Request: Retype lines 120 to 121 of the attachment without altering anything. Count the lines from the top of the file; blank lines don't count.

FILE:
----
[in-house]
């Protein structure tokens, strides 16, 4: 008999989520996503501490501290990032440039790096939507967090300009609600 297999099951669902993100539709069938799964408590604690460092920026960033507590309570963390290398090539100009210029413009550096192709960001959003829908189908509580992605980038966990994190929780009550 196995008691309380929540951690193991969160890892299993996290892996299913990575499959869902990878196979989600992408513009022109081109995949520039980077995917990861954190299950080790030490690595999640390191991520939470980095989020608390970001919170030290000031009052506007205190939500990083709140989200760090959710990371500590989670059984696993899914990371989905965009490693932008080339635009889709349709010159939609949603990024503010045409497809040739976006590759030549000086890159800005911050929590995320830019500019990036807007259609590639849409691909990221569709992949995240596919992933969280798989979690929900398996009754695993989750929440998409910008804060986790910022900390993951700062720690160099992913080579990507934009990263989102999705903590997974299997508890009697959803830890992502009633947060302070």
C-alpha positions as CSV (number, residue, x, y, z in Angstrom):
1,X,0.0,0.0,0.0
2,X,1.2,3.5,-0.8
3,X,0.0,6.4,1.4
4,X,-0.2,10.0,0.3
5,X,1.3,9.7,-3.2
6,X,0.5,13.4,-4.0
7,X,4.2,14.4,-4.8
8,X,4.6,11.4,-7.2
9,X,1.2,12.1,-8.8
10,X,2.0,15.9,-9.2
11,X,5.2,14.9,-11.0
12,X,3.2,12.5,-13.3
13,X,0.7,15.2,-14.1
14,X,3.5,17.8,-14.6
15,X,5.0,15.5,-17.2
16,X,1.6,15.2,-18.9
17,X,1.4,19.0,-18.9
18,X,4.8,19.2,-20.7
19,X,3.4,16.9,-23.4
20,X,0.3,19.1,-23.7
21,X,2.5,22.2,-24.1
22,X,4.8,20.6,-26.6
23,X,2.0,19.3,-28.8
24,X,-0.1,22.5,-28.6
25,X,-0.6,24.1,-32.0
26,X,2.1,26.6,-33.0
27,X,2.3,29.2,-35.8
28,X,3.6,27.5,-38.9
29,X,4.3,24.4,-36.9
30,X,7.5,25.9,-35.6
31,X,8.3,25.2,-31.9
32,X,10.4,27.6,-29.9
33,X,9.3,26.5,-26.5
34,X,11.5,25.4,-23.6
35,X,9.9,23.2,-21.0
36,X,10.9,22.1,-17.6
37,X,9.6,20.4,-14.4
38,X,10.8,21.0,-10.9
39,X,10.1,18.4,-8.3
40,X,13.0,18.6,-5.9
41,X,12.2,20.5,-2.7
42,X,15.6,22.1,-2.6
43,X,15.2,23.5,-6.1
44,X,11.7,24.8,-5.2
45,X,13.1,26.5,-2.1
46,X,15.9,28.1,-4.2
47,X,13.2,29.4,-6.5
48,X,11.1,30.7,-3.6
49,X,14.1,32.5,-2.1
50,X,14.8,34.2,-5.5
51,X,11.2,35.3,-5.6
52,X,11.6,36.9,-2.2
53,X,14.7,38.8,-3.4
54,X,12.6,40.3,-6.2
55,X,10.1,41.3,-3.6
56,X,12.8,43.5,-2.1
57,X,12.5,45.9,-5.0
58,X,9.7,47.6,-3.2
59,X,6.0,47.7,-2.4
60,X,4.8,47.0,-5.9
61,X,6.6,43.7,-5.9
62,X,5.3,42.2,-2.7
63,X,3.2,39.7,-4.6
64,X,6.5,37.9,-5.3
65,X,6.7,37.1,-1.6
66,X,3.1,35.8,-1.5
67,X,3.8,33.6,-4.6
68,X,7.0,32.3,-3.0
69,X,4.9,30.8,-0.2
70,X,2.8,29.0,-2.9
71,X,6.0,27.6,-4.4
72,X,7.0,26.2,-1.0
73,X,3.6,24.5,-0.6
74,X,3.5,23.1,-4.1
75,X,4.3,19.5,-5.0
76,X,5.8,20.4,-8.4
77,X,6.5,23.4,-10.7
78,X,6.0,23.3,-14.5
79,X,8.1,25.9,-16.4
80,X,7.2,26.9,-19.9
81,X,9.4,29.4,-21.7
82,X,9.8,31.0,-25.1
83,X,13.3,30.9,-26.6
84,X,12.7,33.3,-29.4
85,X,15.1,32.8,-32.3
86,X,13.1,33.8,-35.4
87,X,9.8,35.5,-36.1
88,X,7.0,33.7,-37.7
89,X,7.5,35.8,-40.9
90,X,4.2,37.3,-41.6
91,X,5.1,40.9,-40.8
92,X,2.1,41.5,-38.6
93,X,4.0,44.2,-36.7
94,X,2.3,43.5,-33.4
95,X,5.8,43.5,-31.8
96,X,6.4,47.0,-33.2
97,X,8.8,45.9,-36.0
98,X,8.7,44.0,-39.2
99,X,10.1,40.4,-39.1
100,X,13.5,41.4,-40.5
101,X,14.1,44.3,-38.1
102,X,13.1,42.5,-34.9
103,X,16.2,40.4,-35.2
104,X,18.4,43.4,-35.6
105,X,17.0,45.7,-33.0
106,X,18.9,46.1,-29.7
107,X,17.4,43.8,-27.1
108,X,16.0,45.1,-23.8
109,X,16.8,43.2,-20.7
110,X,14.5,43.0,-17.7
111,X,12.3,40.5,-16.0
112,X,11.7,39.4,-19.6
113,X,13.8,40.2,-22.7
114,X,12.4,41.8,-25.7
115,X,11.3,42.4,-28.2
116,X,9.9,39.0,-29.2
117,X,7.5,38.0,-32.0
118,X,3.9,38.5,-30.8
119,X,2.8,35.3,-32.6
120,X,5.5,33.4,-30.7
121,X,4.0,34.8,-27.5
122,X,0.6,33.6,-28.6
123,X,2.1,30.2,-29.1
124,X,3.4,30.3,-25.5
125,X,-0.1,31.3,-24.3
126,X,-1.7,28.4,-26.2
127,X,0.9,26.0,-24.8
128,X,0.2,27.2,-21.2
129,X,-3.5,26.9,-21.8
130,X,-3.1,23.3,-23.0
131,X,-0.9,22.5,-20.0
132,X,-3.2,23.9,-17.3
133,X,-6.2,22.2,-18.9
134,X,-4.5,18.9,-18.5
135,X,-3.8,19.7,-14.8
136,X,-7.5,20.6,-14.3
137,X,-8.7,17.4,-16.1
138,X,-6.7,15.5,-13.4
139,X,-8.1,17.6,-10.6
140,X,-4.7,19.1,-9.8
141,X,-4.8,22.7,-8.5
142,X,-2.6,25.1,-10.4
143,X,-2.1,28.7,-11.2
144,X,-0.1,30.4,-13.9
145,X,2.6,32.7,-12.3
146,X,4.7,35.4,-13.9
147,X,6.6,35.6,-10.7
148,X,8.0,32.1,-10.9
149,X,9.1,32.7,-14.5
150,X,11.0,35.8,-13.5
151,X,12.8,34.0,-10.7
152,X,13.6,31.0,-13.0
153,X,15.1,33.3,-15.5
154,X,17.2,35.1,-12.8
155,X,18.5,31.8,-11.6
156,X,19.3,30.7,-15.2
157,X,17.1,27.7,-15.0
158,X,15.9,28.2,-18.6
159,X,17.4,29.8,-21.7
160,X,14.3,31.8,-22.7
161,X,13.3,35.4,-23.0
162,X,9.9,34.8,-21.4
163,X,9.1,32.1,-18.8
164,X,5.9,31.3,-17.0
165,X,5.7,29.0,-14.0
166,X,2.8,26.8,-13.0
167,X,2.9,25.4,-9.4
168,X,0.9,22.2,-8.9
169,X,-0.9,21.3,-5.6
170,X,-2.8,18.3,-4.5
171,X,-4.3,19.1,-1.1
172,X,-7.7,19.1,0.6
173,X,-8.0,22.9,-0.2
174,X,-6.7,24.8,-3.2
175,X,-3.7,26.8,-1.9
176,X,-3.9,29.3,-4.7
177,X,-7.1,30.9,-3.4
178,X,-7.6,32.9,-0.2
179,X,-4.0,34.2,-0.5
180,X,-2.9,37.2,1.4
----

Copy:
117,X,7.5,38.0,-32.0
118,X,3.9,38.5,-30.8